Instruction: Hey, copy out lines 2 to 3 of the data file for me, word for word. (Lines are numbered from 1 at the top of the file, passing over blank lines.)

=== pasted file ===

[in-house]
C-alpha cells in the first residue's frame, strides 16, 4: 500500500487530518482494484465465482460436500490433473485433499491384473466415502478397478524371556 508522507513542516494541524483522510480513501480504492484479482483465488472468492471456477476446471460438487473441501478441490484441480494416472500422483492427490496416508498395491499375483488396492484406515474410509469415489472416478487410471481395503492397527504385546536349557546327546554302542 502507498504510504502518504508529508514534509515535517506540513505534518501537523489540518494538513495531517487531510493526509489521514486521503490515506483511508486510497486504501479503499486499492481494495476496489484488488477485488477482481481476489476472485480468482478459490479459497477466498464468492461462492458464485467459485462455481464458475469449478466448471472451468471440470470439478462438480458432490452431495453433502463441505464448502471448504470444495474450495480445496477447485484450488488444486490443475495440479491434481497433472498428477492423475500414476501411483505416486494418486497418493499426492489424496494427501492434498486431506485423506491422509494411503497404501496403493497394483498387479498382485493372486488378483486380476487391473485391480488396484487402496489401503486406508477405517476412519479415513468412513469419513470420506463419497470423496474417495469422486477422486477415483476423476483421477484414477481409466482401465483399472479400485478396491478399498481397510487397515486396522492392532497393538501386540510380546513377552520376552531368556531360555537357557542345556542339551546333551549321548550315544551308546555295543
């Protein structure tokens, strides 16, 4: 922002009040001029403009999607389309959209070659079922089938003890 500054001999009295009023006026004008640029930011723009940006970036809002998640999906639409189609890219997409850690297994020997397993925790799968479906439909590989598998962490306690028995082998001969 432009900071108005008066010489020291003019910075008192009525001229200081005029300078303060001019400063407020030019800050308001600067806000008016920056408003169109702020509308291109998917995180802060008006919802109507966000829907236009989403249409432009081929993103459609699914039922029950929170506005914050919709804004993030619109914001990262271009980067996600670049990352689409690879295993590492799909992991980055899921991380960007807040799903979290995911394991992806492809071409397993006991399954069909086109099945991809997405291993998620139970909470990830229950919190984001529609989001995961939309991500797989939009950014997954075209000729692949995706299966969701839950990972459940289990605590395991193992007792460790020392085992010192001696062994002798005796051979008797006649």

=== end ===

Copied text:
C-alpha cells in the first residue's frame, strides 16, 4: 500500500487530518482494484465465482460436500490433473485433499491384473466415502478397478524371556 508522507513542516494541524483522510480513501480504492484479482483465488472468492471456477476446471460438487473441501478441490484441480494416472500422483492427490496416508498395491499375483488396492484406515474410509469415489472416478487410471481395503492397527504385546536349557546327546554302542 502507498504510504502518504508529508514534509515535517506540513505534518501537523489540518494538513495531517487531510493526509489521514486521503490515506483511508486510497486504501479503499486499492481494495476496489484488488477485488477482481481476489476472485480468482478459490479459497477466498464468492461462492458464485467459485462455481464458475469449478466448471472451468471440470470439478462438480458432490452431495453433502463441505464448502471448504470444495474450495480445496477447485484450488488444486490443475495440479491434481497433472498428477492423475500414476501411483505416486494418486497418493499426492489424496494427501492434498486431506485423506491422509494411503497404501496403493497394483498387479498382485493372486488378483486380476487391473485391480488396484487402496489401503486406508477405517476412519479415513468412513469419513470420506463419497470423496474417495469422486477422486477415483476423476483421477484414477481409466482401465483399472479400485478396491478399498481397510487397515486396522492392532497393538501386540510380546513377552520376552531368556531360555537357557542345556542339551546333551549321548550315544551308546555295543
């Protein structure tokens, strides 16, 4: 922002009040001029403009999607389309959209070659079922089938003890 500054001999009295009023006026004008640029930011723009940006970036809002998640999906639409189609890219997409850690297994020997397993925790799968479906439909590989598998962490306690028995082998001969 432009900071108005008066010489020291003019910075008192009525001229200081005029300078303060001019400063407020030019800050308001600067806000008016920056408003169109702020509308291109998917995180802060008006919802109507966000829907236009989403249409432009081929993103459609699914039922029950929170506005914050919709804004993030619109914001990262271009980067996600670049990352689409690879295993590492799909992991980055899921991380960007807040799903979290995911394991992806492809071409397993006991399954069909086109099945991809997405291993998620139970909470990830229950919190984001529609989001995961939309991500797989939009950014997954075209000729692949995706299966969701839950990972459940289990605590395991193992007792460790020392085992010192001696062994002798005796051979008797006649």